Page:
ARCT5593 Furniture: from prototype to production
- 6 points
Availability Location Mode Semester 1 UWA (Perth) Face to face
- This unit asks students to engage with the idea that the objects they design have a ‘life-cycle' and are therefore always implicated in networks. As they develop and prototype a complex piece of furniture, designed to be suitable for commercial production, students are asked to engage critically and pragmatically with concepts of sustainable design and life-cycle-analysis. As well as traditional workshop production skills, participants are given instruction in rapid-prototyping, CAD/CAM machining, and other computer-mediated production processes. The unit is built on a basis of ‘research through making' as it investigates the way furniture design draws materials, technologies, designers, the media, consumers, regulatory agencies, and users into complex networks of production, distribution, and consumption.
- Students are able to (1) critically analyse the relationships (social, environmental, and economic) between the inputs and outputs of furniture design practices; (2) demonstrate an understanding of life-cycle analysis and apply it to contemporary furniture and product design; (3) acquire skills in the production and manufacture of complex prototypes; (4) develop and apply skills in the use of rapid-prototyping, CAD/CAM machining, and other computer-mediated production processes; and (5) represent design research and practice in innovative ways.
- Typically this unit is assessed in the following ways: (1) research poster and drawing set and (2) physical prototype(s), digital prototype, and full documentation drawing set. Further information is available in the unit outline.
Supplementary assessment is not available in this unit.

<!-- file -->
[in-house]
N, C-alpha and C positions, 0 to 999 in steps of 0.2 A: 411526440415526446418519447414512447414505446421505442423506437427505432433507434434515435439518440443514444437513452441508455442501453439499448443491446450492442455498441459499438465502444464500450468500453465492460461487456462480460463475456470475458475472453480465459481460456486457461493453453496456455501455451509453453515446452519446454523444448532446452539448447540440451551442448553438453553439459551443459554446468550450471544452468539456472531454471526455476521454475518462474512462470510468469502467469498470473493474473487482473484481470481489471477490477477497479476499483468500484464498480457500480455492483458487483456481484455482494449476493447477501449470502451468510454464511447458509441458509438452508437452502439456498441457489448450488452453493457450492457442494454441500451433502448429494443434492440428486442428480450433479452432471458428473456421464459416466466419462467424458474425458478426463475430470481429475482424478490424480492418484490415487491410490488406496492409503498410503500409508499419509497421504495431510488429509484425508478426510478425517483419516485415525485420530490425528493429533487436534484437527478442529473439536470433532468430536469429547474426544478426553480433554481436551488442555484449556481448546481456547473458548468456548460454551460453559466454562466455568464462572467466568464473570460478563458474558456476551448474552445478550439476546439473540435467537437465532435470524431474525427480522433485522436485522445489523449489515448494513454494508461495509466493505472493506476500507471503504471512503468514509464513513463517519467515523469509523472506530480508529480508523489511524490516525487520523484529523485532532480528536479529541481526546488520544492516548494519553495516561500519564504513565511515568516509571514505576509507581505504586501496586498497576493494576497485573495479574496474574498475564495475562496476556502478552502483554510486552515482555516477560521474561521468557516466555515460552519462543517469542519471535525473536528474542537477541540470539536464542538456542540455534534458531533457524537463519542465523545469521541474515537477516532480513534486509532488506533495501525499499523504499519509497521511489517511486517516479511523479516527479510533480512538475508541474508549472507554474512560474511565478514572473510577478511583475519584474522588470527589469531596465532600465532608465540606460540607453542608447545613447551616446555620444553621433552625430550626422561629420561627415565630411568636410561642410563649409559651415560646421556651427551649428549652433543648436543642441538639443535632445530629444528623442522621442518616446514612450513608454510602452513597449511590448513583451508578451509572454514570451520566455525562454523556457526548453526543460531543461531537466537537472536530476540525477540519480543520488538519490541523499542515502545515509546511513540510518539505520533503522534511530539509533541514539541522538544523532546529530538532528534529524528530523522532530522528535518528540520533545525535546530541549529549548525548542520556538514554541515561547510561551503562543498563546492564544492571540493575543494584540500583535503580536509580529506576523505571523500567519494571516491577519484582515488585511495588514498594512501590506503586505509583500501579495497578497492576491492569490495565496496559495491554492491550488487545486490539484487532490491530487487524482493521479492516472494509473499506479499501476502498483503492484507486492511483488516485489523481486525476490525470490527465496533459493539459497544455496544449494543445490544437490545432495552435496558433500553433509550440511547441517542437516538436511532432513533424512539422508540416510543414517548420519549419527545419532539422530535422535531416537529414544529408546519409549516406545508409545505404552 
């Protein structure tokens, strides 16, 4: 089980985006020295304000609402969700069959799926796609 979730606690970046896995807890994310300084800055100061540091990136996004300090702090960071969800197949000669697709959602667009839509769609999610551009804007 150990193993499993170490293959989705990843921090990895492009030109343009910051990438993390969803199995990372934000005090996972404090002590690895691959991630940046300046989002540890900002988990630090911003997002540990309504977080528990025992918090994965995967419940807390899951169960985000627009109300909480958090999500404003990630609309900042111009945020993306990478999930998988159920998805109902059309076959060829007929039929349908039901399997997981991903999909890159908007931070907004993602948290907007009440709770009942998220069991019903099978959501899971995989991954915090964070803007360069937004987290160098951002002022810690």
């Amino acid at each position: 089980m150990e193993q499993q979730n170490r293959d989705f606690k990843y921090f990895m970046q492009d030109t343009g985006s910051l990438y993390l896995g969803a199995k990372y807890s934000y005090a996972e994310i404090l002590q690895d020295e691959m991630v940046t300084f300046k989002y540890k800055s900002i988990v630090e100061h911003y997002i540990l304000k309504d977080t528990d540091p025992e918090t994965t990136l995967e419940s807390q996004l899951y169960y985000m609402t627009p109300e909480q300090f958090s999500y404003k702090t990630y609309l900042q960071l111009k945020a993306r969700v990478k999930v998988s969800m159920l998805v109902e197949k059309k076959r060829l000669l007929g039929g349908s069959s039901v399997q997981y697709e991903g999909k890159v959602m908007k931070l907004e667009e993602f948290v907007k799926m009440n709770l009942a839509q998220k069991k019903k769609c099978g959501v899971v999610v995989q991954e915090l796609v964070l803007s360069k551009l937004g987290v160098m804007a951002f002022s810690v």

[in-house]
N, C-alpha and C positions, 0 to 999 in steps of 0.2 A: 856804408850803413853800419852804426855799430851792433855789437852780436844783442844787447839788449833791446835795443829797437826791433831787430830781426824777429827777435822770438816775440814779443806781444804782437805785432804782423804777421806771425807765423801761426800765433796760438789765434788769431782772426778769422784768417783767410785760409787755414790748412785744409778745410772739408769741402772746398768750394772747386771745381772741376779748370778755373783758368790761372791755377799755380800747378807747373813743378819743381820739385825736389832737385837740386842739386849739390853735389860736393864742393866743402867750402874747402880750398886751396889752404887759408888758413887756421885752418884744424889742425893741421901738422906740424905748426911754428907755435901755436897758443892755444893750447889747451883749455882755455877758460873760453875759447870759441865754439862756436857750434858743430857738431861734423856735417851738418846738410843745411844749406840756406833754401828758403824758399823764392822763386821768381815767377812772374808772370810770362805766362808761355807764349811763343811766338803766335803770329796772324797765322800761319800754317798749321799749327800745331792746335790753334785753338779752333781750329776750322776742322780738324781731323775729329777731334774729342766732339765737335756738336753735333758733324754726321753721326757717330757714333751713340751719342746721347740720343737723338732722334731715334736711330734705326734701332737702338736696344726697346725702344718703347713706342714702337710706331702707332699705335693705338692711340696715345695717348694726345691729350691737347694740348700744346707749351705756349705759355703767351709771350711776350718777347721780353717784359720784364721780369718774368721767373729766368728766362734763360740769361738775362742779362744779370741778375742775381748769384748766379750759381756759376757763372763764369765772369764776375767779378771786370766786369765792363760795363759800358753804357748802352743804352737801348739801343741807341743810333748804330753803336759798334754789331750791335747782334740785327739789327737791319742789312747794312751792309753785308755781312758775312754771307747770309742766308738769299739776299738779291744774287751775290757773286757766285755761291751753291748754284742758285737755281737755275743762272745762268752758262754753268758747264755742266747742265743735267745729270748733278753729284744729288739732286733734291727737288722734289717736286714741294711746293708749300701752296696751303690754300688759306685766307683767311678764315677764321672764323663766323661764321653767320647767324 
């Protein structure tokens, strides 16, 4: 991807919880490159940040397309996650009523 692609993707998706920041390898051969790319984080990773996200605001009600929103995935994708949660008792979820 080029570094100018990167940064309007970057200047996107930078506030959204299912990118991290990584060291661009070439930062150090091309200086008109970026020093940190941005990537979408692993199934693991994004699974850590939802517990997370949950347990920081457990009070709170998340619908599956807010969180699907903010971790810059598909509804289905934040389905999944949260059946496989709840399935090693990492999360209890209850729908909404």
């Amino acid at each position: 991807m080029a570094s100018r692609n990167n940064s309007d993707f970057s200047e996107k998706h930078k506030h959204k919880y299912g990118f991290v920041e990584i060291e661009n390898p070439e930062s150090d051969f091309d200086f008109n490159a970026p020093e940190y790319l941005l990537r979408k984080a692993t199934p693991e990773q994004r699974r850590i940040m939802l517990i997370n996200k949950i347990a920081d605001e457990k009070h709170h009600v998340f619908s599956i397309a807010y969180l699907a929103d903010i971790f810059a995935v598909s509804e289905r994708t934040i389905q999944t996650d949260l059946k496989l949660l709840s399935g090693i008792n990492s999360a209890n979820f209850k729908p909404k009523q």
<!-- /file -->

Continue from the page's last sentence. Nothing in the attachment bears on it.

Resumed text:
- Unit Coordinator(s)
- Mark Sawyer
- Unit rules
Approved quota: 44—students in their final 24 points will be given priority enrolment, and then selection will be based on academic merit.
- Contact hours
- lectures: 12 hours; seminars/workshops: 24 hours
- Unit Outline
- The availability of units in Semester 1, 2, etc. was correct at the time of publication but may be subject to change.
- All students are responsible for identifying when they need assistance to improve their academic learning, research, English language and numeracy skills; seeking out the services and resources available to help them; and applying what they learn. Students are encouraged to register for free online support through GETSmart; to help themselves to the extensive range of resources on UWA's STUDYSmarter website; and to participate in WRITESmart and (ma+hs)Smart drop-ins and workshops.
- Books and other material wherever listed may be subject to change. Book lists relating to 'Preliminary reading', 'Recommended reading' and 'Textbooks' are, in most cases, available at the University Co-operative Bookshop (from early January) and appropriate administrative offices for students to consult. Where texts are listed in the unit description above, an asterisk (*) indicates that the book is available in paperback.